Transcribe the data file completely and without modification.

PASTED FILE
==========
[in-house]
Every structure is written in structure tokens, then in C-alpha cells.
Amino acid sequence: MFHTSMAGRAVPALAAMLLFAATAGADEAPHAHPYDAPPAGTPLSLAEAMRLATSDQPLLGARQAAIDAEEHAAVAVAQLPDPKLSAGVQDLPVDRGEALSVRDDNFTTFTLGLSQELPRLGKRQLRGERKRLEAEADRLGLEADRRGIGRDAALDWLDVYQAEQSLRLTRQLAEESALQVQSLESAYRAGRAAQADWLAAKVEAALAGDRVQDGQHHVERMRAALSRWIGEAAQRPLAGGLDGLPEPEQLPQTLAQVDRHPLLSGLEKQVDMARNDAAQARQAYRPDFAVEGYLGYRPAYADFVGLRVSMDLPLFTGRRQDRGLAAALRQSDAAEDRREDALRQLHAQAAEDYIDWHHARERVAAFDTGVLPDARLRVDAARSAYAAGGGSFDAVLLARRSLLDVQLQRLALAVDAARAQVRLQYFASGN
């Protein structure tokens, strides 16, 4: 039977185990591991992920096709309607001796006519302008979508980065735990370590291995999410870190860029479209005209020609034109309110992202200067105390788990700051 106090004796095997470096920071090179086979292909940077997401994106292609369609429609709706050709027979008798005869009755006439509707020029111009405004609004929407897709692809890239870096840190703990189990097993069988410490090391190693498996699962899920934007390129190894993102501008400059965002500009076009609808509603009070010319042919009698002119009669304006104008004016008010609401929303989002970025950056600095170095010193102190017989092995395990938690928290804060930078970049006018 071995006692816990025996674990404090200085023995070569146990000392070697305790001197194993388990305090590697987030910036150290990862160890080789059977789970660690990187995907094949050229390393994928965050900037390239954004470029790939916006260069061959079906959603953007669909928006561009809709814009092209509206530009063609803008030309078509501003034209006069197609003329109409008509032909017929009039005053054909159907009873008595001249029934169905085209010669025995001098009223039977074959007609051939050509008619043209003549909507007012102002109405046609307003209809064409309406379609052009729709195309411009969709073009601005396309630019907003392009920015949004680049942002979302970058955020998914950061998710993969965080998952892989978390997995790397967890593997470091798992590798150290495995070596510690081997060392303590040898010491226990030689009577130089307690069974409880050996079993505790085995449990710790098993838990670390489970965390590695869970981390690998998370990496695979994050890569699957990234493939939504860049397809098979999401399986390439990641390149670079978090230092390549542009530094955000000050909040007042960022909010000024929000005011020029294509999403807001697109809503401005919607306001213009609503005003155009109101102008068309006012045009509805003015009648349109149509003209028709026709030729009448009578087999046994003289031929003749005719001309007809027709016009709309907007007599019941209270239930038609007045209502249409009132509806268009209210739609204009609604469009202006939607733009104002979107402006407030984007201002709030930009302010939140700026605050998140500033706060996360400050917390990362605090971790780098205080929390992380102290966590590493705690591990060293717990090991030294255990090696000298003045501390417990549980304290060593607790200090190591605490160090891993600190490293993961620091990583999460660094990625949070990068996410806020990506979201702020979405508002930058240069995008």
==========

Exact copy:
[in-house]
Every structure is written in structure tokens, then in C-alpha cells.
Amino acid sequence: MFHTSMAGRAVPALAAMLLFAATAGADEAPHAHPYDAPPAGTPLSLAEAMRLATSDQPLLGARQAAIDAEEHAAVAVAQLPDPKLSAGVQDLPVDRGEALSVRDDNFTTFTLGLSQELPRLGKRQLRGERKRLEAEADRLGLEADRRGIGRDAALDWLDVYQAEQSLRLTRQLAEESALQVQSLESAYRAGRAAQADWLAAKVEAALAGDRVQDGQHHVERMRAALSRWIGEAAQRPLAGGLDGLPEPEQLPQTLAQVDRHPLLSGLEKQVDMARNDAAQARQAYRPDFAVEGYLGYRPAYADFVGLRVSMDLPLFTGRRQDRGLAAALRQSDAAEDRREDALRQLHAQAAEDYIDWHHARERVAAFDTGVLPDARLRVDAARSAYAAGGGSFDAVLLARRSLLDVQLQRLALAVDAARAQVRLQYFASGN
């Protein structure tokens, strides 16, 4: 039977185990591991992920096709309607001796006519302008979508980065735990370590291995999410870190860029479209005209020609034109309110992202200067105390788990700051 106090004796095997470096920071090179086979292909940077997401994106292609369609429609709706050709027979008798005869009755006439509707020029111009405004609004929407897709692809890239870096840190703990189990097993069988410490090391190693498996699962899920934007390129190894993102501008400059965002500009076009609808509603009070010319042919009698002119009669304006104008004016008010609401929303989002970025950056600095170095010193102190017989092995395990938690928290804060930078970049006018 071995006692816990025996674990404090200085023995070569146990000392070697305790001197194993388990305090590697987030910036150290990862160890080789059977789970660690990187995907094949050229390393994928965050900037390239954004470029790939916006260069061959079906959603953007669909928006561009809709814009092209509206530009063609803008030309078509501003034209006069197609003329109409008509032909017929009039005053054909159907009873008595001249029934169905085209010669025995001098009223039977074959007609051939050509008619043209003549909507007012102002109405046609307003209809064409309406379609052009729709195309411009969709073009601005396309630019907003392009920015949004680049942002979302970058955020998914950061998710993969965080998952892989978390997995790397967890593997470091798992590798150290495995070596510690081997060392303590040898010491226990030689009577130089307690069974409880050996079993505790085995449990710790098993838990670390489970965390590695869970981390690998998370990496695979994050890569699957990234493939939504860049397809098979999401399986390439990641390149670079978090230092390549542009530094955000000050909040007042960022909010000024929000005011020029294509999403807001697109809503401005919607306001213009609503005003155009109101102008068309006012045009509805003015009648349109149509003209028709026709030729009448009578087999046994003289031929003749005719001309007809027709016009709309907007007599019941209270239930038609007045209502249409009132509806268009209210739609204009609604469009202006939607733009104002979107402006407030984007201002709030930009302010939140700026605050998140500033706060996360400050917390990362605090971790780098205080929390992380102290966590590493705690591990060293717990090991030294255990090696000298003045501390417990549980304290060593607790200090190591605490160090891993600190490293993961620091990583999460660094990625949070990068996410806020990506979201702020979405508002930058240069995008």